Exiting Nepal king defends himself against ‘brother killer’ slurJune 11th, 2008 - 10:29 pm ICT by IANS
By Sudeshna Sarkar
Kathmandu, June 11 (IANS) On the verge of exiting from the royal palace for good, Nepal’s deposed king Gyanendra Wednesday spiritedly defended himself at his maiden press conference called inside the palace, saying he had no hand in his brother Birendra’s assassination, nor did he or his family ever harm anyone during his five-year reign. The Narayanhity royal palace, from where the former king and queen Komal will make their final departure at night, ahead of a 15-day notice to vacate it, was the scene of unprecedented chaos Wednesday.
Scores shoved, jostled and pushed one another to gain admission to the Kaski hall where, watched impassively by two huge mounted tigers and a rhino head, the former king read out a statement, defending his takeover of the government in 2005 and warning that the country was in an “extremely critical state”.
The last king of the Shah dynasty that had ruled Nepal for 239 years said the crown had been a partner of the nation through good days and bad days and would remain devoted to the cause of a sovereign, democratic and peaceful Nepal in future, just as it had been in the past and present.
While saying that he had accepted the verdict of the April election to abolish monarchy without fuss and had cooperated with the proclamation of the assembly last month that formally declared Nepal a republic, the dethroned king said he had seized power in 2005 in accordance with the constitution as there was no other way to ensure peace and the development of democracy.
“I had no other motive,” the 61-year-old said.
Admitting that his attempt had failed due to “various reasons”, the former king said that before his departure, he was speaking out with god as his witness to defend himself against the slurs that had haunted him since 2001, when he ascended the throne following the assassination of his brother king Birendra.
“I was forced to wear the crown as an uncomprehending child,” Gyanendra said, referring to the turmoil in 1950 when his grandfather, the then king Tribhuvan, and father, crown prince Mahendra, fled to India fearing for their lives under the all-powerful prime minister Mohun Shumsher Jung Bahadur Rana.
Though the fugitives took away Gyanendra’s elder brother Birendra with them to safety, they left the three-year-old Gyanendra at the mercy of the Ranas, who spared the child’s life and crowned him king.
“Neither did I desire nor wish for the crown nor had any role (in the turn of events),” the ill-fated former king said.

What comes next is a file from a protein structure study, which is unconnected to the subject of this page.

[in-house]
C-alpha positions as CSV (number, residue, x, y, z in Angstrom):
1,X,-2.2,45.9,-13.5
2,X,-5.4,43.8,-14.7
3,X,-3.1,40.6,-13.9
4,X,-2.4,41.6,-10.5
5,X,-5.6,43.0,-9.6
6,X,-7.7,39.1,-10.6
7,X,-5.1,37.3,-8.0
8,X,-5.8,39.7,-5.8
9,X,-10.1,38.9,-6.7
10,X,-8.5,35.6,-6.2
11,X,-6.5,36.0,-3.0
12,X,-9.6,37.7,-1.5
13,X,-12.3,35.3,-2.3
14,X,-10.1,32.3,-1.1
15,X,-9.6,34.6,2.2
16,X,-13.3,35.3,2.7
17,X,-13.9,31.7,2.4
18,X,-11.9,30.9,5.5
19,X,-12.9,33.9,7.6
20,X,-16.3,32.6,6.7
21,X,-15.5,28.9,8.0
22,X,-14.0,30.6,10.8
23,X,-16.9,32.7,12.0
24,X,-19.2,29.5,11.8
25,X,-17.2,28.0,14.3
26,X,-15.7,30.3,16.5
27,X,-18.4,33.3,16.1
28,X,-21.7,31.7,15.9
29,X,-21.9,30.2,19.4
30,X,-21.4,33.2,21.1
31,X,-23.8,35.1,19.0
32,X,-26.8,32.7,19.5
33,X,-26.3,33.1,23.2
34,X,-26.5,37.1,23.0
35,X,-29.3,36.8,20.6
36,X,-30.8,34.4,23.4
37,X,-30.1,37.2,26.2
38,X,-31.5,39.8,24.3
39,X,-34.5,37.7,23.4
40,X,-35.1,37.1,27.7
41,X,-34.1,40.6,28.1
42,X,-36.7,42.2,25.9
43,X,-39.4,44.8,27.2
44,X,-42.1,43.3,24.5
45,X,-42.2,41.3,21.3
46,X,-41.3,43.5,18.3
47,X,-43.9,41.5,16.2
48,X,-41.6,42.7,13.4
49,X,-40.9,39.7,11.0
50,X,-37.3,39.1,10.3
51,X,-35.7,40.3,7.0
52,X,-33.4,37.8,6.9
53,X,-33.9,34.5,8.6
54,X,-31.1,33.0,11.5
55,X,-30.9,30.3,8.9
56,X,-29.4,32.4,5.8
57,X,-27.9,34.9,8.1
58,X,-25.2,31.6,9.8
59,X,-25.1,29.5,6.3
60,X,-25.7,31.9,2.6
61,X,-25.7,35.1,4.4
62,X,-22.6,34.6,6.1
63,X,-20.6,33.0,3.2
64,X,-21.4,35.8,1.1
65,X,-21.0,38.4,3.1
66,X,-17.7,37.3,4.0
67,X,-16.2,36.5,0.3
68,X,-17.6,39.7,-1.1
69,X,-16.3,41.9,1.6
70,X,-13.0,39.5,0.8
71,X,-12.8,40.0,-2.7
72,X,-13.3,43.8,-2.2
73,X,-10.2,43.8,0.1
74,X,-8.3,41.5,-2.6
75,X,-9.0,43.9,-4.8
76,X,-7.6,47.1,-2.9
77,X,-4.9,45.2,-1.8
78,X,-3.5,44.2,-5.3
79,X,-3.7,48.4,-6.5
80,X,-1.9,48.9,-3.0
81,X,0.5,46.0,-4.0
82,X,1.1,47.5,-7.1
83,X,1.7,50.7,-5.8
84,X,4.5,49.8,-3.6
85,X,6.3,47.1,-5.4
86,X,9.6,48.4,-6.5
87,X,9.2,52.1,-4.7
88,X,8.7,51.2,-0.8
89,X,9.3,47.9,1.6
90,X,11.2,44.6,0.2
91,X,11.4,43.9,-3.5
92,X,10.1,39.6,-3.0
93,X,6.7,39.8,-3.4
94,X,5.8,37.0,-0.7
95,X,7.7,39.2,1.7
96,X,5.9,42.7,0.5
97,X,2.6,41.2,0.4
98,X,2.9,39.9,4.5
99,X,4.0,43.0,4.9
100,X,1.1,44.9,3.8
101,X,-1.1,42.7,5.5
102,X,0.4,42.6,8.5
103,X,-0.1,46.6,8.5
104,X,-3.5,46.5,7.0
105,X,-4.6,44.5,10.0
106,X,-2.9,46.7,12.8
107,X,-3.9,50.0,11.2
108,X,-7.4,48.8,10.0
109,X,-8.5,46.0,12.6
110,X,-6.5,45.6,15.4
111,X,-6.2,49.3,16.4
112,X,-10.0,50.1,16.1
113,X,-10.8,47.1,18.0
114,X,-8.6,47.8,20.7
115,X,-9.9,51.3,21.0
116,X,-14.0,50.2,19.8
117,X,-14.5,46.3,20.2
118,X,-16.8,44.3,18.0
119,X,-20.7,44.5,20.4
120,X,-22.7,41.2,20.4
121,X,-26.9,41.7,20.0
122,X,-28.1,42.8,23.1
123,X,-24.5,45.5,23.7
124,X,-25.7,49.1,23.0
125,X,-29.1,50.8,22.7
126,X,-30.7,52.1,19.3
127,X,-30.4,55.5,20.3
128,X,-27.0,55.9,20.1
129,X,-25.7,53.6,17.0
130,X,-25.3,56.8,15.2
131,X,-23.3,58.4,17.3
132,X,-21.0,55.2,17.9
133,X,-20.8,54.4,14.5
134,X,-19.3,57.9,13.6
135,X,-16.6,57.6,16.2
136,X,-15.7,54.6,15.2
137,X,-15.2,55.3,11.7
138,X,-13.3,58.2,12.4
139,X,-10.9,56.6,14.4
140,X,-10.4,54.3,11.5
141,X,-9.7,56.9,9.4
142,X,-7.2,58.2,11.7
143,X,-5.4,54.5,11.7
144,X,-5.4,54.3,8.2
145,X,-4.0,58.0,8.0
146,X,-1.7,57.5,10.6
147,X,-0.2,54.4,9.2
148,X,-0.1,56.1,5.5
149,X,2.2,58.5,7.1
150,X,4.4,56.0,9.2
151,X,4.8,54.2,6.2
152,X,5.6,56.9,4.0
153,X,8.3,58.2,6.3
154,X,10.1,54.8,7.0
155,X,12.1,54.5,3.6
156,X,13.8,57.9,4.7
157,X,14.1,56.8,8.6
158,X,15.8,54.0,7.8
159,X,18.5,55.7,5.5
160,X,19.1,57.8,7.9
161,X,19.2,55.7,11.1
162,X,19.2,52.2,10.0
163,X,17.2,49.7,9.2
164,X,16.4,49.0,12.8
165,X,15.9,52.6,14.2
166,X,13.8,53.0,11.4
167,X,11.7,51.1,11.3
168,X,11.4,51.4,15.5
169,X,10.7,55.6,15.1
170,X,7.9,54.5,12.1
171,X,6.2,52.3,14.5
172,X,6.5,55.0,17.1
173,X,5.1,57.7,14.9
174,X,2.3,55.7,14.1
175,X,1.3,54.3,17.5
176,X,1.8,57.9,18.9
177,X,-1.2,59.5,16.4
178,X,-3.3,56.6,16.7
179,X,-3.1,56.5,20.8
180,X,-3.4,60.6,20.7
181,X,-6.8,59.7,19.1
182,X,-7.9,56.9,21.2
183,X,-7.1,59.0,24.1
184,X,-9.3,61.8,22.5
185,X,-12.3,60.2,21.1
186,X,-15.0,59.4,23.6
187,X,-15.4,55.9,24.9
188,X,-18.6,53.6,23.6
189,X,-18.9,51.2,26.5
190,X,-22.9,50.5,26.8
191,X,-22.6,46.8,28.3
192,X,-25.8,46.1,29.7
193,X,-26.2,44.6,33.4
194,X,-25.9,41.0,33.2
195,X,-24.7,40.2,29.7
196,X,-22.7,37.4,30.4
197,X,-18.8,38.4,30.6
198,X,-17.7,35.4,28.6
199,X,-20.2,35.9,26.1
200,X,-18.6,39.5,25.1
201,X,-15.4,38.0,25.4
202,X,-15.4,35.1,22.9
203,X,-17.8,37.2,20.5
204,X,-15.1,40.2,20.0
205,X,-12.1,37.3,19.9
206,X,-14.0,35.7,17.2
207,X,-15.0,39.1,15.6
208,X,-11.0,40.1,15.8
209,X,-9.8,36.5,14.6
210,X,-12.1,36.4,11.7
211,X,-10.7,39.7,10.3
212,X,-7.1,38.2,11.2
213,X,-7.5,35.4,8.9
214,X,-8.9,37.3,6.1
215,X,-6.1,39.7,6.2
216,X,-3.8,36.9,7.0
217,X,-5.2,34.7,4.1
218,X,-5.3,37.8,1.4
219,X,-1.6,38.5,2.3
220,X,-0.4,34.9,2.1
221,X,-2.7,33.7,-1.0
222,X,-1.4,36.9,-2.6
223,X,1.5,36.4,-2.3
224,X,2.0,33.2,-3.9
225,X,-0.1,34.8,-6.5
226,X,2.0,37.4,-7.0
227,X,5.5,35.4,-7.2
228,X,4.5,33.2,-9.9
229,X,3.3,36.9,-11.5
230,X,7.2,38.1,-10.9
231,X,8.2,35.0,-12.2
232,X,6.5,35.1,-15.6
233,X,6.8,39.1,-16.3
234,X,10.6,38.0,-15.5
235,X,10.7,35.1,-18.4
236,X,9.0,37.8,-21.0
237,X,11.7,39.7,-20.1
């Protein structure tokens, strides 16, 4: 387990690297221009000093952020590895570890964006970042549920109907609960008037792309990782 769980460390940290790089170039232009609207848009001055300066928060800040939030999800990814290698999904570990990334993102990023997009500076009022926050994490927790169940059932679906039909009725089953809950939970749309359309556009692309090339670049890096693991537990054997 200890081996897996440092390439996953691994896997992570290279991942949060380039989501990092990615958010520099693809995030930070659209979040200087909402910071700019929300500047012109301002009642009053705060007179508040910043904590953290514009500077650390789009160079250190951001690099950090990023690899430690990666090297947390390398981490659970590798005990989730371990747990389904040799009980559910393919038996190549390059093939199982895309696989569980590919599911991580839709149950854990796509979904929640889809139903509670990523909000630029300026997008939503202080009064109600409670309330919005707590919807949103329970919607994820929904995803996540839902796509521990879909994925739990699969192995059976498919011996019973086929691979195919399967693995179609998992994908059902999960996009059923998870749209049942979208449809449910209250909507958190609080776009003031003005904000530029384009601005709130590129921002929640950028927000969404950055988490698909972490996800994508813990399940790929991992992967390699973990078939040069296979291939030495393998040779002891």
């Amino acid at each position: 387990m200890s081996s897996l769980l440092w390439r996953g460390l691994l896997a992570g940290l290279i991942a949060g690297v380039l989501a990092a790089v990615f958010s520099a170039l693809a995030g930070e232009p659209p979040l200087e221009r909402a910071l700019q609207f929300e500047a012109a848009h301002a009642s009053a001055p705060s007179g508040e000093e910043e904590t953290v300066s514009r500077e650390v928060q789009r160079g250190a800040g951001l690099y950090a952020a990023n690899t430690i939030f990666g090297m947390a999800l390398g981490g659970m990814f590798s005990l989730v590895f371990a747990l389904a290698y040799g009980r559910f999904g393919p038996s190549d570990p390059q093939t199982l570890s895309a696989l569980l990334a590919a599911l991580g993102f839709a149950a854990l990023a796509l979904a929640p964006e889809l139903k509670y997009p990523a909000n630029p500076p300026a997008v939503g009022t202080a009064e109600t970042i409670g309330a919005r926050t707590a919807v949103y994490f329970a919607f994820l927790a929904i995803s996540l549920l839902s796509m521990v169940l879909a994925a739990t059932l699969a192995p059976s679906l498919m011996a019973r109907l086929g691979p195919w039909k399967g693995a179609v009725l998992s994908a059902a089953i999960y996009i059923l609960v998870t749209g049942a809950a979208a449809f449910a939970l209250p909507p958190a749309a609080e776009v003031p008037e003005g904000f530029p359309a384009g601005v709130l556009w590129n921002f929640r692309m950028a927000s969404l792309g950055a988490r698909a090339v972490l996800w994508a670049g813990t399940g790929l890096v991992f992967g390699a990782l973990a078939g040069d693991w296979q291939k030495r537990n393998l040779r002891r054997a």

Gyanendra said that he became king a second time in 2001 when his brother and his wife were killed and he had to once again assume the heavy role without even “being given time to shed tears and lessen the load on my heart”.
During his reign, the former king said he was relentlessly and ruthlessly vilified by “various quarters” who pursued a war strategy against him and accused him of having engineered the palace massacre in which 10 royals died.
“My wife still bears shrapnel from the shooting,” he said.
The former king also repudiated reports that he had stashed away money in foreign countries.
“My entire property is in Nepal. I have no moveable or immoveable assets abroad.”
Gyanendra said he had invested the property he had inherited through institutions to protect them as per the law of the land.
“I too have the right to own property,” he said.
Rebutting reports that he had transferred the land and mansions of his nieces in the name of his daughter, the former king said: “In these seven years, I have not acquired any property nor usurped the property of any other royal members. Neither I nor my family have harmed any Nepali or trampled anyone’s rights.”
The king reiterated that he would stay on in his “own motherland” and “work for greater welfare and peace”.
“I have handed over the crown, sceptre and throne to the government,” Gyanendra said.
In a touch of grace, the former monarch expressed his gratitude to all the people who had supported him, ranging from constitutional bodies and religious organisations to peasants and workers.
The hall was packed with people. But the crowd hooted at him and later, when Gyanendra tried to interact with journalists, made a lunge towards him, causing agile palace officials to quickly surround the former king and rush him to a safe place.
Outside the palace gates, hundreds yelled, clapped and shouted, ignoring a sudden downpour, and giving rise to fears that the former royals’ departure could be a rough one.
Late at night, the former royal couple will head for the Nagarjuna summer palace on the outskirts of Kathmandu, where the government has allowed them to stay till they find “suitable accommodation”.
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